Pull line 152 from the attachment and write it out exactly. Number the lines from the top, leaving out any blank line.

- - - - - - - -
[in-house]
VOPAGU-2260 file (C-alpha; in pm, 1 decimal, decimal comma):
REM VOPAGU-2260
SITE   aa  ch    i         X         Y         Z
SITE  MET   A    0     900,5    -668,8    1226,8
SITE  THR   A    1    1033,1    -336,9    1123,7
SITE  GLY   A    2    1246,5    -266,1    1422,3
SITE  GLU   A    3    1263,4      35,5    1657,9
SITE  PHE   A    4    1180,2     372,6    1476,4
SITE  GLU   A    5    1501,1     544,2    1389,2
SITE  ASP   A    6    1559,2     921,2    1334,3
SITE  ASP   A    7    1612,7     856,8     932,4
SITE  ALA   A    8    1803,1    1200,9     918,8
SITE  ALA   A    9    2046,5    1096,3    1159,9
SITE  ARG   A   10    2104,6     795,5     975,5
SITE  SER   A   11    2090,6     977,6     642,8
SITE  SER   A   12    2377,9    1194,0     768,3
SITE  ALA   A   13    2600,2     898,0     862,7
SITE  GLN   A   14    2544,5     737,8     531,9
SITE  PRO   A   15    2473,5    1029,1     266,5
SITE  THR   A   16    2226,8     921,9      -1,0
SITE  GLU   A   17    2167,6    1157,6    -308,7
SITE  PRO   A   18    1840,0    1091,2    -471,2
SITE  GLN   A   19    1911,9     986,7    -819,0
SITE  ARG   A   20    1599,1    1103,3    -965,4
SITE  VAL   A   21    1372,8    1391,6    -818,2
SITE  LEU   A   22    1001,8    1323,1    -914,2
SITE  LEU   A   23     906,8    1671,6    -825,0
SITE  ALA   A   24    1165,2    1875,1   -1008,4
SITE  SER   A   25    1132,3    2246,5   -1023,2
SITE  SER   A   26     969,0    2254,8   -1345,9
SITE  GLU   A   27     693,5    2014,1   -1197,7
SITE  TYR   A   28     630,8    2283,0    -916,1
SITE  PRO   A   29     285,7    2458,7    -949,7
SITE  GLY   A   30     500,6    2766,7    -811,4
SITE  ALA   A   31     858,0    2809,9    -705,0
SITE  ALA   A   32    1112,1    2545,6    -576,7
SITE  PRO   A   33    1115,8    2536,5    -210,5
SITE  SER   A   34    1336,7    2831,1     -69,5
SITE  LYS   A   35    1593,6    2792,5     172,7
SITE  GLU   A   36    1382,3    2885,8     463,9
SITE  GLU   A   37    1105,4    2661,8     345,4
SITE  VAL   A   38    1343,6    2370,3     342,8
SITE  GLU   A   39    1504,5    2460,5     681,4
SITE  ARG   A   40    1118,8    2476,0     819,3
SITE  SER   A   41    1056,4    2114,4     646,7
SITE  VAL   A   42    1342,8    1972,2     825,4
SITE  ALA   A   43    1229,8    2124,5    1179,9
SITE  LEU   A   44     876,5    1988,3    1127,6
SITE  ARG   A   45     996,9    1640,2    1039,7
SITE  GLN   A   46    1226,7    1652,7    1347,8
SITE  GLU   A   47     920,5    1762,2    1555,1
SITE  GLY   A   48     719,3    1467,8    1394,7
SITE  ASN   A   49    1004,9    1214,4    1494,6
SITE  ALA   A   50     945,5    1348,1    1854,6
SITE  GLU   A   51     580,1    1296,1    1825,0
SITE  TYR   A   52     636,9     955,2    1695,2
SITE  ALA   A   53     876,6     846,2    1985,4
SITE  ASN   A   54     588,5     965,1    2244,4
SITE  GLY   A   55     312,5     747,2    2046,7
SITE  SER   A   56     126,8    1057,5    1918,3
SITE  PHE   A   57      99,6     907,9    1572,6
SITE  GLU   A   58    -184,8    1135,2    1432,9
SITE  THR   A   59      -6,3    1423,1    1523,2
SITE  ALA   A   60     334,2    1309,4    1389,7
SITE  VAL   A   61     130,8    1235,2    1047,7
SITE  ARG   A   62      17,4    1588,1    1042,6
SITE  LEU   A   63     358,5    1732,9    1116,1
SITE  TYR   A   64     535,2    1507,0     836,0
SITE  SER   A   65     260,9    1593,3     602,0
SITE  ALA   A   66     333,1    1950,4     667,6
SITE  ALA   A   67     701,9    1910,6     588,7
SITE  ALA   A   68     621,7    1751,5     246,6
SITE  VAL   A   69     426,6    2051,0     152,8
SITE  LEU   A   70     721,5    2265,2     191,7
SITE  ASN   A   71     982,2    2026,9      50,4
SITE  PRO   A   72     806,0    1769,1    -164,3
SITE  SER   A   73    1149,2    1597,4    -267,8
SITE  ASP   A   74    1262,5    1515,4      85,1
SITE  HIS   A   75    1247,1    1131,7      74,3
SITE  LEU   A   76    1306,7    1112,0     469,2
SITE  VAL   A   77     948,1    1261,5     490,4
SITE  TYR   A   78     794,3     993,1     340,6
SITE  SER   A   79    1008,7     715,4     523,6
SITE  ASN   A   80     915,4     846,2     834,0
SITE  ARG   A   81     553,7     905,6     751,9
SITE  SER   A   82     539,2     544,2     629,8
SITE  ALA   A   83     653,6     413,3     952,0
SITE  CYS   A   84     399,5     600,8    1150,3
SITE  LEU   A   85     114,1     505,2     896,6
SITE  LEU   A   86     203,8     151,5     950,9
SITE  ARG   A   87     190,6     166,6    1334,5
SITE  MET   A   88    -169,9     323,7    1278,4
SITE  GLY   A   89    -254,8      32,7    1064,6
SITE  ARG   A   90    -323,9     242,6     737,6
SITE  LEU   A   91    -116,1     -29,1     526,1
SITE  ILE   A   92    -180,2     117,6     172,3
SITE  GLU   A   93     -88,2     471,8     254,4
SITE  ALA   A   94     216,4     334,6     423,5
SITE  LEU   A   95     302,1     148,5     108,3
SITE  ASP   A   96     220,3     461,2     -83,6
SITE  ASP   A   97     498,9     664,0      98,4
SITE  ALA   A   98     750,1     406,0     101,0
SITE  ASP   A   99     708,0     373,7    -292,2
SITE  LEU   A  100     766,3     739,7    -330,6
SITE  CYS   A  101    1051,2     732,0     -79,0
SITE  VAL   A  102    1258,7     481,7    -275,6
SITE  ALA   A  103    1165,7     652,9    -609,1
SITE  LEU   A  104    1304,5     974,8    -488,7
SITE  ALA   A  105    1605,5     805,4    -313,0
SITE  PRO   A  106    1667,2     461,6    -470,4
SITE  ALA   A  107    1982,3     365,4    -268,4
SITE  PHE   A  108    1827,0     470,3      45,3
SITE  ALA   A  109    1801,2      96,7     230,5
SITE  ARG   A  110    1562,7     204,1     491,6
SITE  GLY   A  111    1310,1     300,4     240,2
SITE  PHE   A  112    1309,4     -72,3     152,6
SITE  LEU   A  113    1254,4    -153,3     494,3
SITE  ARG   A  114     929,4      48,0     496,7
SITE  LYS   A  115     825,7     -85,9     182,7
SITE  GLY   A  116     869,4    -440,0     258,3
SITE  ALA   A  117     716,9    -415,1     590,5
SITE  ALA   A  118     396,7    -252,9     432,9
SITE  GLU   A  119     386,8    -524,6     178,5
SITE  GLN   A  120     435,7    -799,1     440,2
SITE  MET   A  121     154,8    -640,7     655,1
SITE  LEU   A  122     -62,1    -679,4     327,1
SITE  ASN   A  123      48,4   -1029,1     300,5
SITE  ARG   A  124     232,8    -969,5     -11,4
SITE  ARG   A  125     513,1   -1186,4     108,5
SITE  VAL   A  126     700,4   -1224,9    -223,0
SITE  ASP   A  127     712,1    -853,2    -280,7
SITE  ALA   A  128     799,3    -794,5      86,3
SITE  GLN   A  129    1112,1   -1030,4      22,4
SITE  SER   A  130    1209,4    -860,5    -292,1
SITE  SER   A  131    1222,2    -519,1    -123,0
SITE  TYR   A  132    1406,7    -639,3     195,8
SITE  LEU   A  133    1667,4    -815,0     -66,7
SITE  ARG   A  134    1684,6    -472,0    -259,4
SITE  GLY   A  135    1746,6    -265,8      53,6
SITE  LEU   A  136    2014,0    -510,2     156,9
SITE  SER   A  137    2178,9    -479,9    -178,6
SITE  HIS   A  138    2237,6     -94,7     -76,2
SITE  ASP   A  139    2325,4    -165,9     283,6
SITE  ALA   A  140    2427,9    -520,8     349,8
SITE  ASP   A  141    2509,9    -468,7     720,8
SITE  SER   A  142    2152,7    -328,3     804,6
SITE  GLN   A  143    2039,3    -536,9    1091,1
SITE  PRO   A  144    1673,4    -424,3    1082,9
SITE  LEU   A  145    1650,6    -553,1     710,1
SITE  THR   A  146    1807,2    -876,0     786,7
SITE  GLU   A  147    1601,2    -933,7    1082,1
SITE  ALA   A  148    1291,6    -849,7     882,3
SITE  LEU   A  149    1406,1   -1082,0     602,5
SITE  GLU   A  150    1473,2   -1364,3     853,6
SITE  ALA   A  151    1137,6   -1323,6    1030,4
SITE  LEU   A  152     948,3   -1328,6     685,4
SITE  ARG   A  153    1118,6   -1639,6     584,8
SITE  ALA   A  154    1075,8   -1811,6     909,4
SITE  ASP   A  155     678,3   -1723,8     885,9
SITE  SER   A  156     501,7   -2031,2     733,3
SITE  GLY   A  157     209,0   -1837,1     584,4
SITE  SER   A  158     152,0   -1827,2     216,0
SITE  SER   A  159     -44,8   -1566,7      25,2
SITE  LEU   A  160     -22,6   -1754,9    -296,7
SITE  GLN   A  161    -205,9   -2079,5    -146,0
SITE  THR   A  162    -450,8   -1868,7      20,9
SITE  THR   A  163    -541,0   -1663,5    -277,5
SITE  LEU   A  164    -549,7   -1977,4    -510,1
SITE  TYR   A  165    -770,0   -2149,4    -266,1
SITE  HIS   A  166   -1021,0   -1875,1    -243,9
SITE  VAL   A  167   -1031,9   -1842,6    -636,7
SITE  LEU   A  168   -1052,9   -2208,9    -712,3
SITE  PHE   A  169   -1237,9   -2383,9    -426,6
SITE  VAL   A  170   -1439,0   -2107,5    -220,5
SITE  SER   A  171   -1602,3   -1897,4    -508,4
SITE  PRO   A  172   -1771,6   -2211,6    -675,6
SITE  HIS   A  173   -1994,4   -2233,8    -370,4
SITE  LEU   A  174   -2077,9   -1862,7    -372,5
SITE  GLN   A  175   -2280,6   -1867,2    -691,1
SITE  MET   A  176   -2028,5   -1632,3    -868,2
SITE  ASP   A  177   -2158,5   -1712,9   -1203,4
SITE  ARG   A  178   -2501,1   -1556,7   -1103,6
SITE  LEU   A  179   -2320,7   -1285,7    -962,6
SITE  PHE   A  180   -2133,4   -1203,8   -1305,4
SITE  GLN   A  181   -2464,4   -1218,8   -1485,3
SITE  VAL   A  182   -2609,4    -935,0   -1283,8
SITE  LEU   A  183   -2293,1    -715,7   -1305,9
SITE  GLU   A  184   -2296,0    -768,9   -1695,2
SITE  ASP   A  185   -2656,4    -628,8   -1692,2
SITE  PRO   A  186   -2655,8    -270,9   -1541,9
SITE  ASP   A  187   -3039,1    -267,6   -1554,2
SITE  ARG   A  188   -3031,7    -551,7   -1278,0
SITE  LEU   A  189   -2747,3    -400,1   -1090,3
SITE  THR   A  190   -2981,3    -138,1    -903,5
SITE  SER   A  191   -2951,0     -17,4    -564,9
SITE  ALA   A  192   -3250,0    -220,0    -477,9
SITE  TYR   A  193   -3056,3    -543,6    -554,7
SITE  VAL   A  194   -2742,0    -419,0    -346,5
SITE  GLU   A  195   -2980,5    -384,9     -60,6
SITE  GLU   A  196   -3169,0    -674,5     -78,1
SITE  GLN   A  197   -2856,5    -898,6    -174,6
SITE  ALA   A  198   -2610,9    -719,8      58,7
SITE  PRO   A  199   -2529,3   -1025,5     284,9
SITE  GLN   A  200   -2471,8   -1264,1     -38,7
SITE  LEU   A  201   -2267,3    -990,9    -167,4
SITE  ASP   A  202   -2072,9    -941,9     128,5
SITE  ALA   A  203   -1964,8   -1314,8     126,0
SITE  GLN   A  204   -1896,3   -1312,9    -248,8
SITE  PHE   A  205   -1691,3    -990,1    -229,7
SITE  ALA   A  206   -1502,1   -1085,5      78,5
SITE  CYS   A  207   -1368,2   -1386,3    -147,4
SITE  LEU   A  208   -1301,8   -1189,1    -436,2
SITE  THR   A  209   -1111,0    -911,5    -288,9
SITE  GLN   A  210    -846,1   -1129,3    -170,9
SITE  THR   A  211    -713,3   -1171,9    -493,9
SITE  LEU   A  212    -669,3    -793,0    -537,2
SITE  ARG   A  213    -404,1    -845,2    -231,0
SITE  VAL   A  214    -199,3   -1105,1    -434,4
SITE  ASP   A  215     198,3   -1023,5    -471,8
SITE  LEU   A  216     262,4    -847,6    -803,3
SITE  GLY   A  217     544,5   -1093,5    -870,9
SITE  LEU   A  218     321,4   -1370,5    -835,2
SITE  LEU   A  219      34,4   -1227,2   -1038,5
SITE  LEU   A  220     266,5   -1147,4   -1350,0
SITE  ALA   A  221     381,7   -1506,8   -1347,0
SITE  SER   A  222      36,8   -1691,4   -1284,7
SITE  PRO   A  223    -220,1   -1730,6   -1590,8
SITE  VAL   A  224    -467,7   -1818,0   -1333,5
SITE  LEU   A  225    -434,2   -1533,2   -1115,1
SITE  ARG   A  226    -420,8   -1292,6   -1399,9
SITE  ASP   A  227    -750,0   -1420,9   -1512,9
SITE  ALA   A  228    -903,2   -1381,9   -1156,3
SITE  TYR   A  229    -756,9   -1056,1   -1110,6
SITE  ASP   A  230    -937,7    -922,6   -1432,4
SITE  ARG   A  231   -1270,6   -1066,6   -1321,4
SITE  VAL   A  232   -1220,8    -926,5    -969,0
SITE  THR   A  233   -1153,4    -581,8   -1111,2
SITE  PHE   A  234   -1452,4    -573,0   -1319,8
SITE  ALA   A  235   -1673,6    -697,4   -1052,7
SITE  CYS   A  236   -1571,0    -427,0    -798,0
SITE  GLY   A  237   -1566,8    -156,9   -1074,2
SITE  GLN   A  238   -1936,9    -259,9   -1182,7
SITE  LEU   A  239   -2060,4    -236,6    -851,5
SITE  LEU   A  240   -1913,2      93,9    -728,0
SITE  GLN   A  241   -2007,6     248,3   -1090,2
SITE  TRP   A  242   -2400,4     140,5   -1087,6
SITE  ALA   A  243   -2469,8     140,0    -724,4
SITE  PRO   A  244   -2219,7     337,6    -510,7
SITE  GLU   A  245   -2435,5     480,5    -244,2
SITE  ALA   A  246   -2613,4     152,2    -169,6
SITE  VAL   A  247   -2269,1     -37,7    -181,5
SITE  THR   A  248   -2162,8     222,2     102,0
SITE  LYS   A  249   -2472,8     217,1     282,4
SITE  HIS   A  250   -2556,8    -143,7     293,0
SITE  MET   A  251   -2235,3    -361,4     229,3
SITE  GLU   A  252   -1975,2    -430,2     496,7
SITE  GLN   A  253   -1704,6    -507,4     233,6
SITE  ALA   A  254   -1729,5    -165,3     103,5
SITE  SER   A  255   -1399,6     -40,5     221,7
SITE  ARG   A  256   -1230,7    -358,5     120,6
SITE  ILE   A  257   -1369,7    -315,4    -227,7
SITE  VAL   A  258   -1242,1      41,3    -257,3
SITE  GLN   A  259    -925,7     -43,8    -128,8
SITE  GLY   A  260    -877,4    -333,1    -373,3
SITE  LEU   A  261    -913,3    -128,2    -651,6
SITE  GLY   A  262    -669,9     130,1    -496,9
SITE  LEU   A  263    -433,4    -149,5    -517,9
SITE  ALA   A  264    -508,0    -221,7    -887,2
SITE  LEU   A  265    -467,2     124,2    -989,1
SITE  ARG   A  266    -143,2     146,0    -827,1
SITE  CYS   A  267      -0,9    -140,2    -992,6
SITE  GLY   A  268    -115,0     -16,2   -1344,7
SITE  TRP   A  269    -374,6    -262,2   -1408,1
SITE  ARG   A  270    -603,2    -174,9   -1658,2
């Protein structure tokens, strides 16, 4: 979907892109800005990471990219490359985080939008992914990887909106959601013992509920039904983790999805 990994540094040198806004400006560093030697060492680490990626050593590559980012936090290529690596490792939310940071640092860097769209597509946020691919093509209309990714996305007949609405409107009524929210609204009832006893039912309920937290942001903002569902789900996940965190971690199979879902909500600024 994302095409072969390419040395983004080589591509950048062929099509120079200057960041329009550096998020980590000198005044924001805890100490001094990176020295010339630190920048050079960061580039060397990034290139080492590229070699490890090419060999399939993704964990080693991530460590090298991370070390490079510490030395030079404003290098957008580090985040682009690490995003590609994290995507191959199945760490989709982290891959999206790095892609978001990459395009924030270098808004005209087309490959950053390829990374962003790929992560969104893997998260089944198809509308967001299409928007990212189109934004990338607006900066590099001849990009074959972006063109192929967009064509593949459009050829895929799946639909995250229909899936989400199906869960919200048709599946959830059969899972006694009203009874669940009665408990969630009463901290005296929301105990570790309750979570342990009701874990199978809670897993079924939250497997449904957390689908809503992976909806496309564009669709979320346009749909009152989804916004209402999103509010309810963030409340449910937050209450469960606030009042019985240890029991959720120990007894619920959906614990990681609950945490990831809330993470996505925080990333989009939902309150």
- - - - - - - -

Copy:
SITE  GLU   A  147    1601,2    -933,7    1082,1